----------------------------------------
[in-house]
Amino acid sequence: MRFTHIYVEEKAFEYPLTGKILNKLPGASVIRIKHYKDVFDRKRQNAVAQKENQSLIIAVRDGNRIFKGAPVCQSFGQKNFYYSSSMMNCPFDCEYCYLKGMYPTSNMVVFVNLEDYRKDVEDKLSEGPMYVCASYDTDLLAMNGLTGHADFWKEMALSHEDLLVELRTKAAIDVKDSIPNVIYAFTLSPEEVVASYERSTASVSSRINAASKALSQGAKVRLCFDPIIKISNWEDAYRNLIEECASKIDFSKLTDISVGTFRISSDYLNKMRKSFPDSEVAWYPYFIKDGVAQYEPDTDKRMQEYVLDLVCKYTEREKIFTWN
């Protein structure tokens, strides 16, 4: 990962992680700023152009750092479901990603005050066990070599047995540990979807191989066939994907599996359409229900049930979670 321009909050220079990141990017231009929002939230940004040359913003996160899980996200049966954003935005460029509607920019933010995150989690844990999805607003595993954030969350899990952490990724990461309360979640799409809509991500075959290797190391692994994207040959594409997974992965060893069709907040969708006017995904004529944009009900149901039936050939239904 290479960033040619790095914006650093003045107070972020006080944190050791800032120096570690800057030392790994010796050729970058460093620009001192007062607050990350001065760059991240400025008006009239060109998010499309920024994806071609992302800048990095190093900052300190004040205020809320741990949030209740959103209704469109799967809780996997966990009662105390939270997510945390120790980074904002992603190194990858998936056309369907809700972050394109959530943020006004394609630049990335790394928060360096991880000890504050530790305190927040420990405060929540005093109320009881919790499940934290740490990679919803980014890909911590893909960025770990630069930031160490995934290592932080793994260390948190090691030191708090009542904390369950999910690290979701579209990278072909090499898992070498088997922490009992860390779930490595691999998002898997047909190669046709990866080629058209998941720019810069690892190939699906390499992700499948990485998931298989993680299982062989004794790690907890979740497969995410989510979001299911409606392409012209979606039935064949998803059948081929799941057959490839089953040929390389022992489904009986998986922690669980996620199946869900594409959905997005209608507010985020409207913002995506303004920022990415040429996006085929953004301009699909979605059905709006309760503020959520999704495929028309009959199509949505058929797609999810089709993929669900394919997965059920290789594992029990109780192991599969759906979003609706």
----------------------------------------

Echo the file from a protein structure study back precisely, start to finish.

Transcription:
[in-house]
Amino acid sequence: MRFTHIYVEEKAFEYPLTGKILNKLPGASVIRIKHYKDVFDRKRQNAVAQKENQSLIIAVRDGNRIFKGAPVCQSFGQKNFYYSSSMMNCPFDCEYCYLKGMYPTSNMVVFVNLEDYRKDVEDKLSEGPMYVCASYDTDLLAMNGLTGHADFWKEMALSHEDLLVELRTKAAIDVKDSIPNVIYAFTLSPEEVVASYERSTASVSSRINAASKALSQGAKVRLCFDPIIKISNWEDAYRNLIEECASKIDFSKLTDISVGTFRISSDYLNKMRKSFPDSEVAWYPYFIKDGVAQYEPDTDKRMQEYVLDLVCKYTEREKIFTWN
């Protein structure tokens, strides 16, 4: 990962992680700023152009750092479901990603005050066990070599047995540990979807191989066939994907599996359409229900049930979670 321009909050220079990141990017231009929002939230940004040359913003996160899980996200049966954003935005460029509607920019933010995150989690844990999805607003595993954030969350899990952490990724990461309360979640799409809509991500075959290797190391692994994207040959594409997974992965060893069709907040969708006017995904004529944009009900149901039936050939239904 290479960033040619790095914006650093003045107070972020006080944190050791800032120096570690800057030392790994010796050729970058460093620009001192007062607050990350001065760059991240400025008006009239060109998010499309920024994806071609992302800048990095190093900052300190004040205020809320741990949030209740959103209704469109799967809780996997966990009662105390939270997510945390120790980074904002992603190194990858998936056309369907809700972050394109959530943020006004394609630049990335790394928060360096991880000890504050530790305190927040420990405060929540005093109320009881919790499940934290740490990679919803980014890909911590893909960025770990630069930031160490995934290592932080793994260390948190090691030191708090009542904390369950999910690290979701579209990278072909090499898992070498088997922490009992860390779930490595691999998002898997047909190669046709990866080629058209998941720019810069690892190939699906390499992700499948990485998931298989993680299982062989004794790690907890979740497969995410989510979001299911409606392409012209979606039935064949998803059948081929799941057959490839089953040929390389022992489904009986998986922690669980996620199946869900594409959905997005209608507010985020409207913002995506303004920022990415040429996006085929953004301009699909979605059905709006309760503020959520999704495929028309009959199509949505058929797609999810089709993929669900394919997965059920290789594992029990109780192991599969759906979003609706």